Approaching mid-winter. Shoveling the driveway to shoot hoops with frozen hands. Can’t bend your wrist, ball won’t bounce. That’s cold.

Next day, friends—well, not really friends—annoy me until I agree to go hunting with them. Varmints: woodchucks, muskrats. But not in winter; just rabbits, squirrels, raccoons, crows. Even milk cows if things get desperate…

I’m 14 & not a hunter. But they see it differently, tromping thru fallow fields, howling with anticipation – blood and carnage.

I admit I’ve retrieved woodchucks they’ve shot. Like a hunting dog. But then on that September day Gary took a shot at me—as a joke. They laughed and laughed…until they fell to their knees. The fear is: these are the only tears they will ever shed. Ever. I never retrieved another kill after that.

Eventually, it always became my turn: steady shoulder, aim slightly below target. FIRE! Determined to make a hunter, a little soldier, out of me yet. But I miss by a mile. Always miss by a mile.

They see it as ineptitiude, weakness, faggotry. Not even sure what a “faggot” is—someone who can’t shoot straight? Then they smack me on the side of the head —to improve my aim.

To admit I missed intentionally would have been even worse as a betrayal of all that makes us men and boys.

I thought: why’m I doing this? It’s no fun. It’s cold. Where’s the humor in Gary stirring his forefinger in a bloody wound, licking his finger, howling at a hidden moon?

I walk away, abandon them despite threats, despite pleading, despite turning around to see them aiming their .22 rifles at me. Despite everything, I walk out of the farm field & into the woods.

A blind, a tight plot of pines on a hill overlooking our lazy-laned subdivision, my some-time refuge. My Adirondacks, Alaska, Black Forest. A million miles from home, a half-mile from home.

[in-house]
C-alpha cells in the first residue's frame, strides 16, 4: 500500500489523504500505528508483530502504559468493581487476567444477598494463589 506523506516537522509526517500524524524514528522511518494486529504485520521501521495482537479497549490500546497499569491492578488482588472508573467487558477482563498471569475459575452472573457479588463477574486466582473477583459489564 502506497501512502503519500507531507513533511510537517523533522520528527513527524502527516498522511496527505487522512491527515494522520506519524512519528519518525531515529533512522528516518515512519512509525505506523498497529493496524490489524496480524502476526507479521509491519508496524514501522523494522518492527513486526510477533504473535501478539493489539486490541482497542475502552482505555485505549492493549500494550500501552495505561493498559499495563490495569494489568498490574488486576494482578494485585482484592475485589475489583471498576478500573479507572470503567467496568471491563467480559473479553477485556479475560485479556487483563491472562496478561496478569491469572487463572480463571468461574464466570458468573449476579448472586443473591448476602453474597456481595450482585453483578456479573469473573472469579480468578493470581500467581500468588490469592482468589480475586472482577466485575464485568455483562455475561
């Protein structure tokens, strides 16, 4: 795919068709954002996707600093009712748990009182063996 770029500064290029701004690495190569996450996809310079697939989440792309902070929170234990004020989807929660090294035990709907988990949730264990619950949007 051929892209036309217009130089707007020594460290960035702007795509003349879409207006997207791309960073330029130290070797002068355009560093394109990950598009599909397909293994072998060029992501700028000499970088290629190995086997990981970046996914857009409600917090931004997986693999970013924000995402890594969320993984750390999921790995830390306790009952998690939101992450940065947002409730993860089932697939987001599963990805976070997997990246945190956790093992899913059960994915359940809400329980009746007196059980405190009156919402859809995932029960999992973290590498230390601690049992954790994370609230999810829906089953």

On a quiet, windless winter day, I retreat into its center—fold. I’m struck by a sudden calm. Hear my own breathing, nose running, sniffing. But now I must be quiet…to hear me tromping through boot-high snow to feel mind, breath and breeze mingle until there’s nothing left in between.

I sight a rabbit trail. Paw prints leave a sharp indent. Droppings soft, warm in my removed-glove touch. I imagine left behind so I can follow. A game. Rabbit rested here, ate pine needles. Powder-puff tail. I’m 14 & suddenly nowhere but here, sitting in a dry bed of needles under pine branches sagging with thick snow.

Following the trail, I lose the I of myself, singing nonsense lyrics, snatches of Peter Cottontail…Here comes Peter Cottontail, hoppin’ down the bunny trail, hippity hoppity, pippity poppity, skippity skoppity…

I address her or him or them. Reassure them: I mean no harm. The goal is to catch a glimpse of bunny rabbit, say hello, apologize: not all humans are bad. I dream that they’re paying attention to me, are nudging closer. We’re now sitting side by side.

…Look at him stop, listen to him say: “Try to do the things you should…in this thick old whispery wood… ”

And finally, looking at the watch my mother made me wear: I’m late for dinner. Again. Goodbye Mr. & Mrs. Bunny. Goodbye pines. Goodbye hideaway.

I run home. Elaborate excuses invented. And there…arriving home, on our rubber doormat…a blood-dead bunny stretched out, revealing the gory gaping wound.

Gary & loyal follower Doug—who only ever laughed if Gary laughed—get more revenge on the school bus. Make gunshot sounds—Boom! Boom! Finger pistols aimed at my face. Gary’s fist rockets into my chest. “Imagine a bullet,” he says.

Everything: school, animals, & girls—everything has been invented to fuck them over. Royally. Not a single girl in the world good enough for them. They narrate tortures of me and all girls.  Electrodes hooked to nipples…smearing a bloody pelt across naked bodies. Gary cackles insanely—Doug echoes those cackles…what they’d do to Lisa’s dog if she didn’t show her tits.

My girlfriend Megan, not actually my girlfriend at all, but definitely an A student, once invited me in to listen to her father’s records in a front room full of books.

Years later, in college, she sent me a cassette copy of an original pressing of Gene Autry’s “Peter Cottontail” [10” Columbia, 1950] from her father’s collection. The note was short: Do you remember listening to this at my house? I have learned in my studies of the belligerence of certain boys: they are lost to every part of themselves. And the knowledge that they will never find it is what kills them inside.

I lost the envelope with her return address and so never wrote back.